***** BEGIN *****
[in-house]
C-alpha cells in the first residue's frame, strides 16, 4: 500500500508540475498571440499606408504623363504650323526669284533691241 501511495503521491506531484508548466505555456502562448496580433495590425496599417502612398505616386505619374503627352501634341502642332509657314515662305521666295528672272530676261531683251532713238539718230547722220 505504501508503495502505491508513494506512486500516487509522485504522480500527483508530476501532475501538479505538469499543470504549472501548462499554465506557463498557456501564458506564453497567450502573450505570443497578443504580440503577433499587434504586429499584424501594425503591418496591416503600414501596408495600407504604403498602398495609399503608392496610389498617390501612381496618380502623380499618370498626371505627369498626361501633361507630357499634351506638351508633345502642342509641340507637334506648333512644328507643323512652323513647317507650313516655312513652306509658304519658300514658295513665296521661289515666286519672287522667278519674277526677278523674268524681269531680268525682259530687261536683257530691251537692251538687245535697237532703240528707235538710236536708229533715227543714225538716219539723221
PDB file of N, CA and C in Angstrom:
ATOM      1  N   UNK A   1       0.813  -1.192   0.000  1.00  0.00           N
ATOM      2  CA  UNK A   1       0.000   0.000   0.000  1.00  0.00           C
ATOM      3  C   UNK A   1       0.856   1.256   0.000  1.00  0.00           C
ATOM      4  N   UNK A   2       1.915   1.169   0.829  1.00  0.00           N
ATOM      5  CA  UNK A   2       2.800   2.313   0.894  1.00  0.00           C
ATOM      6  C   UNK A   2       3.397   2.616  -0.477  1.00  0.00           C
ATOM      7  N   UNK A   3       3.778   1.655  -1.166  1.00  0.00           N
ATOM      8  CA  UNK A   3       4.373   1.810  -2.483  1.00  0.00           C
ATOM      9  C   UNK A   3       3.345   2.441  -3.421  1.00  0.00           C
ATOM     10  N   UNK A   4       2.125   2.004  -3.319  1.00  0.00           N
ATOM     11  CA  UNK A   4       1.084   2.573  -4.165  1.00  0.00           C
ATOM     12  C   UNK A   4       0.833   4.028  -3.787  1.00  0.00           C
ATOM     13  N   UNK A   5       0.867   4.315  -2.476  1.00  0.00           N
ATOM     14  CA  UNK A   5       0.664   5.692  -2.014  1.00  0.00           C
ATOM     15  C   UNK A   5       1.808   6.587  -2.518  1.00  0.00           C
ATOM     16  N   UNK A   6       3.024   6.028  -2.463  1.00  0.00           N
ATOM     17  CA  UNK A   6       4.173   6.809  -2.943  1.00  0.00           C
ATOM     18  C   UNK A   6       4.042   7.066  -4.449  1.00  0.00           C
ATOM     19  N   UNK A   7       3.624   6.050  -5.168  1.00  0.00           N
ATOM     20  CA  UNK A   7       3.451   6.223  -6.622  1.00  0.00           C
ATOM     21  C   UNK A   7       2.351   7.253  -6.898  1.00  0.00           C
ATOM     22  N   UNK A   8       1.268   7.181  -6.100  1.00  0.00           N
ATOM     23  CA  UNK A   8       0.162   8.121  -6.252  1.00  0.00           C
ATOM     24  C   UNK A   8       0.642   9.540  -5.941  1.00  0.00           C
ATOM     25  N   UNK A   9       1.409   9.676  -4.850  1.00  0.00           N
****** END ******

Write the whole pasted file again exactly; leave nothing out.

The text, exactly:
[in-house]
C-alpha cells in the first residue's frame, strides 16, 4: 500500500508540475498571440499606408504623363504650323526669284533691241 501511495503521491506531484508548466505555456502562448496580433495590425496599417502612398505616386505619374503627352501634341502642332509657314515662305521666295528672272530676261531683251532713238539718230547722220 505504501508503495502505491508513494506512486500516487509522485504522480500527483508530476501532475501538479505538469499543470504549472501548462499554465506557463498557456501564458506564453497567450502573450505570443497578443504580440503577433499587434504586429499584424501594425503591418496591416503600414501596408495600407504604403498602398495609399503608392496610389498617390501612381496618380502623380499618370498626371505627369498626361501633361507630357499634351506638351508633345502642342509641340507637334506648333512644328507643323512652323513647317507650313516655312513652306509658304519658300514658295513665296521661289515666286519672287522667278519674277526677278523674268524681269531680268525682259530687261536683257530691251537692251538687245535697237532703240528707235538710236536708229533715227543714225538716219539723221
PDB file of N, CA and C in Angstrom:
ATOM      1  N   UNK A   1       0.813  -1.192   0.000  1.00  0.00           N
ATOM      2  CA  UNK A   1       0.000   0.000   0.000  1.00  0.00           C
ATOM      3  C   UNK A   1       0.856   1.256   0.000  1.00  0.00           C
ATOM      4  N   UNK A   2       1.915   1.169   0.829  1.00  0.00           N
ATOM      5  CA  UNK A   2       2.800   2.313   0.894  1.00  0.00           C
ATOM      6  C   UNK A   2       3.397   2.616  -0.477  1.00  0.00           C
ATOM      7  N   UNK A   3       3.778   1.655  -1.166  1.00  0.00           N
ATOM      8  CA  UNK A   3       4.373   1.810  -2.483  1.00  0.00           C
ATOM      9  C   UNK A   3       3.345   2.441  -3.421  1.00  0.00           C
ATOM     10  N   UNK A   4       2.125   2.004  -3.319  1.00  0.00           N
ATOM     11  CA  UNK A   4       1.084   2.573  -4.165  1.00  0.00           C
ATOM     12  C   UNK A   4       0.833   4.028  -3.787  1.00  0.00           C
ATOM     13  N   UNK A   5       0.867   4.315  -2.476  1.00  0.00           N
ATOM     14  CA  UNK A   5       0.664   5.692  -2.014  1.00  0.00           C
ATOM     15  C   UNK A   5       1.808   6.587  -2.518  1.00  0.00           C
ATOM     16  N   UNK A   6       3.024   6.028  -2.463  1.00  0.00           N
ATOM     17  CA  UNK A   6       4.173   6.809  -2.943  1.00  0.00           C
ATOM     18  C   UNK A   6       4.042   7.066  -4.449  1.00  0.00           C
ATOM     19  N   UNK A   7       3.624   6.050  -5.168  1.00  0.00           N
ATOM     20  CA  UNK A   7       3.451   6.223  -6.622  1.00  0.00           C
ATOM     21  C   UNK A   7       2.351   7.253  -6.898  1.00  0.00           C
ATOM     22  N   UNK A   8       1.268   7.181  -6.100  1.00  0.00           N
ATOM     23  CA  UNK A   8       0.162   8.121  -6.252  1.00  0.00           C
ATOM     24  C   UNK A   8       0.642   9.540  -5.941  1.00  0.00           C
ATOM     25  N   UNK A   9       1.409   9.676  -4.850  1.00  0.00           N